Institut für Theoretische Physik I
Universität Erlangen-Nürnberg
Staudtstraße 7
91058 Erlangen

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Department Physik

Teilbibliothek Physik Web-Opac
UnivIS FAU Erlangen-Nürnberg

Physikalisches Kolloquium
QuCoLiMa Talks
Kolloquium der Theor. Physik
Gruppenseminar der Theorie 1

former partners


  • Aakash Bhat
  • Investigations of Symmetry Groups in a Finite Projective Space

A finite and projective geometry defined over a (d+1)-dimensional vector space is chosen as the setting for spacetime. The finite nature is endowed with the field structure of a Galois field Fp with an order p, where p is prime. The projective nature allows for a breakdown of the space into affine subspaces, such that an n-dimensional projective space has {n,n-1,...,1} dimensional affine subspaces. This breakdown has been theorized to be the reason why the SU(3)xSU(2)xU(1) symmetry might be seen in the particle fields in quantum field theory.

Our geometry consists of points and hyperplanes, such that an incidence relation may be defined over them. The entire space is covered by a biquadric field, where a biquadric is an object of the second order. Biquadrics allow for a definition of neighborhood, order, and distance measures, and are the analogs of metric tensors in the general theory of relativity. The incidence relation itself can be thought of as an invariant, such that projective transformations, which are automorphisms of the projective space, preserve the incidence. A particular subset of these transformations are the textit{Lorentz transformations}, which are the automorphism group of the biquadrics. The Lorentz group also keeps the centre invariant, and is shown to consist of boosts or rotations or both, depending upon the dimension and the quadric signature considered. After a theoretic consideration of the structure of this group we also show visually the similarity between the group of rotations, which is an orthogonal group, and the normal rotations in real or complex space, such that the finite rotations can be said to be embedded in the group of rotations in complex space. A similar visual approach shows that boosts and successive rotations can be axially- or point-symmetric, depending on the parameter.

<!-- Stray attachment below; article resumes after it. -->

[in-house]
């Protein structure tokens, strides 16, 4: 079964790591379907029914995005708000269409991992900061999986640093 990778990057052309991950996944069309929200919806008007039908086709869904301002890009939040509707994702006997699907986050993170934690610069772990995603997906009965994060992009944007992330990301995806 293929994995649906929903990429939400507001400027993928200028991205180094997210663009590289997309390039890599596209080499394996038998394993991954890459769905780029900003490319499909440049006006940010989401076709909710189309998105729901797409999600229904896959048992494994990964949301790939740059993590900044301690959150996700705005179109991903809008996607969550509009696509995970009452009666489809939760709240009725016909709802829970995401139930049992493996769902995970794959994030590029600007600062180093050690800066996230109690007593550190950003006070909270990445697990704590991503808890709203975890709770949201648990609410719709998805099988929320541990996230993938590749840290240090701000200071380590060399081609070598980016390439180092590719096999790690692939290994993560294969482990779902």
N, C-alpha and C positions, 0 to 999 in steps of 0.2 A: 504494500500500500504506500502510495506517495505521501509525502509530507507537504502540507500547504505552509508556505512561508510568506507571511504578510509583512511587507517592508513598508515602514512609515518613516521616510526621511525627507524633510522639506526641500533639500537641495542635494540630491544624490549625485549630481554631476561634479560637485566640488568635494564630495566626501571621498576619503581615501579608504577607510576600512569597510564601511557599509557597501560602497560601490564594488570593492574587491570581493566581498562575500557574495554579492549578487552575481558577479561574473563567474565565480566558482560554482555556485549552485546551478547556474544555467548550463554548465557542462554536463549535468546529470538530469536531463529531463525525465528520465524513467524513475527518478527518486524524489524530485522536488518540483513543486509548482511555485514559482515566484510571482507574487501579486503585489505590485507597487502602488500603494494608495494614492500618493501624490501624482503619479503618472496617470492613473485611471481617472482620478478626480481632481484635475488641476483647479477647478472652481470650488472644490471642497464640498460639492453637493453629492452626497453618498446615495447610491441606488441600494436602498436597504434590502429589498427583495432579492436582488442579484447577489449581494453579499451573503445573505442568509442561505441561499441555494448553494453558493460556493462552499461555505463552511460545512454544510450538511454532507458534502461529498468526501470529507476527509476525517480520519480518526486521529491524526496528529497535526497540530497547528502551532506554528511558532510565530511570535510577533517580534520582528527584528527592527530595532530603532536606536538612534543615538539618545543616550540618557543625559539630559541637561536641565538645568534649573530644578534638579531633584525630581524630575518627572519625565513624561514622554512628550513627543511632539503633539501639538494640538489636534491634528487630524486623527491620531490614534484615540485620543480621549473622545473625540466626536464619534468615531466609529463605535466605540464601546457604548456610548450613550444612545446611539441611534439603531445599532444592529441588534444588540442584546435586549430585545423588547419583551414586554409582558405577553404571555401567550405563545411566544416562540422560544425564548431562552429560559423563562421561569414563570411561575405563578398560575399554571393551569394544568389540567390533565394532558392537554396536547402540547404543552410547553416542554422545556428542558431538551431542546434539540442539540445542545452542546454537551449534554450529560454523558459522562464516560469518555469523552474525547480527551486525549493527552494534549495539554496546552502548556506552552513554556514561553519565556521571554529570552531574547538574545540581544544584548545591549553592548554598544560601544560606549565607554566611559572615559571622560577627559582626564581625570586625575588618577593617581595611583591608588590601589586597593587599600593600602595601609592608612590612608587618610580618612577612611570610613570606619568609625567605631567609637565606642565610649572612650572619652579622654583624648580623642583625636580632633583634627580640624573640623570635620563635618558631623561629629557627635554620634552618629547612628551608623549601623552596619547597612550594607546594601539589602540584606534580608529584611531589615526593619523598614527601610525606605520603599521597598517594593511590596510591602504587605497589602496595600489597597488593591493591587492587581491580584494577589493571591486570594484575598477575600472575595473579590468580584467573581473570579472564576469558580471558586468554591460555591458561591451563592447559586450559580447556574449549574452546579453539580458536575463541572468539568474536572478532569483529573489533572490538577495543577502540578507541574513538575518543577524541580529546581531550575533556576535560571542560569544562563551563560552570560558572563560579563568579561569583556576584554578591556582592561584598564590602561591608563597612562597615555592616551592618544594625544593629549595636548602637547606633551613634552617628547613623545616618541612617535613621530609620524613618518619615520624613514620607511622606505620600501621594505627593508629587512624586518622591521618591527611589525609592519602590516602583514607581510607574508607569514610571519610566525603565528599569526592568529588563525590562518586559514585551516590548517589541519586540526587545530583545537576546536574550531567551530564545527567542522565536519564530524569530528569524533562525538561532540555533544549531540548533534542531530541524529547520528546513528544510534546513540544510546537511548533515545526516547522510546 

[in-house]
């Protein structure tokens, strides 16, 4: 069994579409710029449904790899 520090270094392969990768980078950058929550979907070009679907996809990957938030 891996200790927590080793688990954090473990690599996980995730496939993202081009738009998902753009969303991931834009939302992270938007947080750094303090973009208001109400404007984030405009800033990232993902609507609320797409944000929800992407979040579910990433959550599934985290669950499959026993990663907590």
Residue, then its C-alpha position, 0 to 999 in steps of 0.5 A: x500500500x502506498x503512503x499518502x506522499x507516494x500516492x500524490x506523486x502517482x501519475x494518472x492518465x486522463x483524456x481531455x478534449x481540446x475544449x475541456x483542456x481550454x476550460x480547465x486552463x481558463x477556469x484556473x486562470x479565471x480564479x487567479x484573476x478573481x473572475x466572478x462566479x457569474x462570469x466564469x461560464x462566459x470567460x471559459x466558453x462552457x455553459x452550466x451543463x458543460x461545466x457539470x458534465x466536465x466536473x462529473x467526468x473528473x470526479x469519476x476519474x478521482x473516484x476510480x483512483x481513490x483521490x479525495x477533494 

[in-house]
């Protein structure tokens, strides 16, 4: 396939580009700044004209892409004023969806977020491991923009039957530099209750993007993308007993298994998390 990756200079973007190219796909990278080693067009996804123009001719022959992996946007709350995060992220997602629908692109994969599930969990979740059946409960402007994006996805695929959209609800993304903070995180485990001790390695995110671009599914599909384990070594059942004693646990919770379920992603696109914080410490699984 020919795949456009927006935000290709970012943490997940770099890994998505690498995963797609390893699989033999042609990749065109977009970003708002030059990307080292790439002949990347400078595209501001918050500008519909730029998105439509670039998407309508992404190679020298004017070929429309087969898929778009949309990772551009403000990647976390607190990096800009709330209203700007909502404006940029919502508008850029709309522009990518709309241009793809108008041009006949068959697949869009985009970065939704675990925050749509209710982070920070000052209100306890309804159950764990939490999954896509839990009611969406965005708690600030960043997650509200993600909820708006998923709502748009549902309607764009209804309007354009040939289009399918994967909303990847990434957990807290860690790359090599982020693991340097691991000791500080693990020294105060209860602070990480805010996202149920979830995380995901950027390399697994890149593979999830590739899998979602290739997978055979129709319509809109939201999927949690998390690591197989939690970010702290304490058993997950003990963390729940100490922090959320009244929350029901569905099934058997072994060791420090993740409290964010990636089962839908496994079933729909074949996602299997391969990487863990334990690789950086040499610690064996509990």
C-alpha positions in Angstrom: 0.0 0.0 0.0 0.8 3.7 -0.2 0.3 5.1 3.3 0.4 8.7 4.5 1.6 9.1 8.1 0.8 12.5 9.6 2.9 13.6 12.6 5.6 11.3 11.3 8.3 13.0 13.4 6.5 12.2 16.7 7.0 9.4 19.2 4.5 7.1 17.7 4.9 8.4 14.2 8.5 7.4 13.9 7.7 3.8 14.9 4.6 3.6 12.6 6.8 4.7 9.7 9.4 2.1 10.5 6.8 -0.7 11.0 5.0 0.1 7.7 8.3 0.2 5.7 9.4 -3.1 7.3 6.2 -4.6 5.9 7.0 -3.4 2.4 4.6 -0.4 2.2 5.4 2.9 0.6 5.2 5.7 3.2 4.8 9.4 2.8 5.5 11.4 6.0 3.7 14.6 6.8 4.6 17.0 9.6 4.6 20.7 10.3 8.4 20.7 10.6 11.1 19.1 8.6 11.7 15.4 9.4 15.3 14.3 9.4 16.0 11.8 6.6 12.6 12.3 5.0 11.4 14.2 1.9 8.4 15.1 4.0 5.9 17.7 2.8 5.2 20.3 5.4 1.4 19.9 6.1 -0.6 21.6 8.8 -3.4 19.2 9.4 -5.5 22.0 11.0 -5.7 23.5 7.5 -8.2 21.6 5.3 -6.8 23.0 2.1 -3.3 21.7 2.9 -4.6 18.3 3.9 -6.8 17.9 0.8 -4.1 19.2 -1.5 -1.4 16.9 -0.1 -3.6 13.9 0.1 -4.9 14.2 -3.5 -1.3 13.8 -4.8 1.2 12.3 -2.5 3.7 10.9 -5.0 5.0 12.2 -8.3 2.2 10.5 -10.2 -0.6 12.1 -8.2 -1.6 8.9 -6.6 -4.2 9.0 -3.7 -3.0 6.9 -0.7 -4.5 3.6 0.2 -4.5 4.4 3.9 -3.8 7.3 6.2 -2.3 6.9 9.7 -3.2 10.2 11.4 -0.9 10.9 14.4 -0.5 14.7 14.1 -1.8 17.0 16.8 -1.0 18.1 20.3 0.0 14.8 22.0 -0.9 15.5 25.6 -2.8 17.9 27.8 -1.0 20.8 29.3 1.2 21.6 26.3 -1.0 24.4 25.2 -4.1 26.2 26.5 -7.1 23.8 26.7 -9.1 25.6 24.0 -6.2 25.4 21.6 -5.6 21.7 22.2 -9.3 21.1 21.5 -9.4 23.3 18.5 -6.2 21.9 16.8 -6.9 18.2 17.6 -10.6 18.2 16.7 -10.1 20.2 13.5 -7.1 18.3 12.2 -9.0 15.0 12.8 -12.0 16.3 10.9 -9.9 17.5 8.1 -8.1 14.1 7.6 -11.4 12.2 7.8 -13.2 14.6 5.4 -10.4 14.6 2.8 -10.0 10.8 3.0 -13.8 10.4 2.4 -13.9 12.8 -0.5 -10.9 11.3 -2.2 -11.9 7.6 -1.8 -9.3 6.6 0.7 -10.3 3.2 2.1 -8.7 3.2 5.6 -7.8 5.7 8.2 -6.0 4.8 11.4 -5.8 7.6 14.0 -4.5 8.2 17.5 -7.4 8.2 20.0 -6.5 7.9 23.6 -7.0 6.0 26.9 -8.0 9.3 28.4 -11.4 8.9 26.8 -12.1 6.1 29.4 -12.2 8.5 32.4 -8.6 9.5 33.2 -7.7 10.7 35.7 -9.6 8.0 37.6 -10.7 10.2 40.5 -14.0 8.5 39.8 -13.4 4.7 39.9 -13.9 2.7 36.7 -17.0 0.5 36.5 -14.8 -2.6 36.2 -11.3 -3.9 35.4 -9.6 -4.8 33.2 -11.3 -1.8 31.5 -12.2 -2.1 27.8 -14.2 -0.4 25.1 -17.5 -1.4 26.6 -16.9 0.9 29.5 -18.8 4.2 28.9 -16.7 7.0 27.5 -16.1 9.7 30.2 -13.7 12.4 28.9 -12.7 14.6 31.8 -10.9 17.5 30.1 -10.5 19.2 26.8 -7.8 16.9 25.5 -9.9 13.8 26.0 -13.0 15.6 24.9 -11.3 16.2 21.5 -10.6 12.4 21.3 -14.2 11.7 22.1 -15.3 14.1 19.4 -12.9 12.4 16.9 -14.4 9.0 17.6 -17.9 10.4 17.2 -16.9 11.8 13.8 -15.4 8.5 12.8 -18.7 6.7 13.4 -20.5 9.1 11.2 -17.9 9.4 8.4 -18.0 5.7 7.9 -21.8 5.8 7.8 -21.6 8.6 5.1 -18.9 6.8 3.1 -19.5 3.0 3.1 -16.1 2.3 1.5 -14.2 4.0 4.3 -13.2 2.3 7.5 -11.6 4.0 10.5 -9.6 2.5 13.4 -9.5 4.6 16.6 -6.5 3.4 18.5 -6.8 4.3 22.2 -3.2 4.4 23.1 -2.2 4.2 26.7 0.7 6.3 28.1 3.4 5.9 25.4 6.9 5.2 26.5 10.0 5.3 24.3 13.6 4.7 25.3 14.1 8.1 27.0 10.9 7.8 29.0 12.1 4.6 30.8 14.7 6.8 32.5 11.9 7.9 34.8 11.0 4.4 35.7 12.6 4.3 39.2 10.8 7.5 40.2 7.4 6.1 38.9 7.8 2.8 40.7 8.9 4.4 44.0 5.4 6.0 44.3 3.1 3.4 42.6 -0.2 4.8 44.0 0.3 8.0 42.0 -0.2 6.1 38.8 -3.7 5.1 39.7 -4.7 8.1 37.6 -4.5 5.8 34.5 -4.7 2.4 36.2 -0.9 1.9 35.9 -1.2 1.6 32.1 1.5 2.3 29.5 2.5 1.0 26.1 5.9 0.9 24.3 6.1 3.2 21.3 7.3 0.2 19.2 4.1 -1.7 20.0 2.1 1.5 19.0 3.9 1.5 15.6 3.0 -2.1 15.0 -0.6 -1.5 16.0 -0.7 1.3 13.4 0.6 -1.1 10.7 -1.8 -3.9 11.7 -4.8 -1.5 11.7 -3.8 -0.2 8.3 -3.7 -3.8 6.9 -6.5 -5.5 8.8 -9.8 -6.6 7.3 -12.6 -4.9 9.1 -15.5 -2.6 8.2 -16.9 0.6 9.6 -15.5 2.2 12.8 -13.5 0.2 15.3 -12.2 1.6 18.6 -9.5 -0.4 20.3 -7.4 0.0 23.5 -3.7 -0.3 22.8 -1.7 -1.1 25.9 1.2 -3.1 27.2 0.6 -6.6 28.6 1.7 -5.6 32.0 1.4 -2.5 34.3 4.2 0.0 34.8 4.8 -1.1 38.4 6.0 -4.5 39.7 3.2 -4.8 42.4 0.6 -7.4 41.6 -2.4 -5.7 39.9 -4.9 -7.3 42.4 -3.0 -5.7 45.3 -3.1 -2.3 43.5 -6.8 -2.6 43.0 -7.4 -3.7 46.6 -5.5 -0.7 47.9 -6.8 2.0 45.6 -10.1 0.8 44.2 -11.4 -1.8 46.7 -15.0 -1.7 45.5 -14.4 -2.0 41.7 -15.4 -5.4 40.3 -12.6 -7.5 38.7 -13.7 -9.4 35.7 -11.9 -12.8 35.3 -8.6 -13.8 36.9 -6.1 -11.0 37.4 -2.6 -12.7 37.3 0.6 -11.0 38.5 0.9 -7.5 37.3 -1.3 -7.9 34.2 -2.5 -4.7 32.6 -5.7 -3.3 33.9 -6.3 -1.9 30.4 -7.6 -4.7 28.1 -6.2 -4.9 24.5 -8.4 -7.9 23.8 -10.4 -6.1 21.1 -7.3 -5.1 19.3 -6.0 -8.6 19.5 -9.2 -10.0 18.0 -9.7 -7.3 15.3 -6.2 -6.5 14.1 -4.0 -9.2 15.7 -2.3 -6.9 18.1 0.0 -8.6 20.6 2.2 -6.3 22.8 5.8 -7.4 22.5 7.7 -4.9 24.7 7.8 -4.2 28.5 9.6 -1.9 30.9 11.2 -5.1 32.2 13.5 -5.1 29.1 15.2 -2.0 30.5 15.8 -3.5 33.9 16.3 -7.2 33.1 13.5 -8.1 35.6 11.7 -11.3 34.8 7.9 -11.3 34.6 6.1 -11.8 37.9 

While Lorentz Transformations have been discussed previously the same can not be said of Gauge transformations. To reach a final theory which is gauge invariant, the thesis builds upon the idea that the important considerations are twofold. The first consideration is the existence of the Local world domain. This space is a subset of the total space, such that distances (or any other second order measure) follow the same order relations as defined for a linear measure. Points outside this domain, which are still part of the spacetime, must somehow be mapped back in. This mapping defines a fiber space, such that points inside and outside successive local world domains are connected. The basic gauge invariance is then part of the degrees of freedom in choosing these mappings. Secondly, it follows from the first that one must define some sort of a mapping and look at it's symmetries. For this we look at the intersections of quadrics. These are called hyperplanes of intersection and form the basic element of our study of symmetries of this space. A similar concept is known as Interunion and considers along with affine points also the points of intersection at infinity.

The groups defining the symmetries of the hyperplane of intersection are found and their orders and properties probed. One parameter finite subgroups, with generators, are also found for these groups. The hyperplanes of intersection are investigated for 2-dimensions, although a generalization for further parametrization is also provided for higher dimensions. Finally we also use literature to calculate orders of orthogonal, symplectic, linear, and unitary groups in the finite case. These allow us to find isomorphisms between the defined symmetries of the projective space and the groups of symmetries of the hyperplanes. In the end a particular orthogonal transformation is looked at, and shown to be central to the idea of Gauge transformations.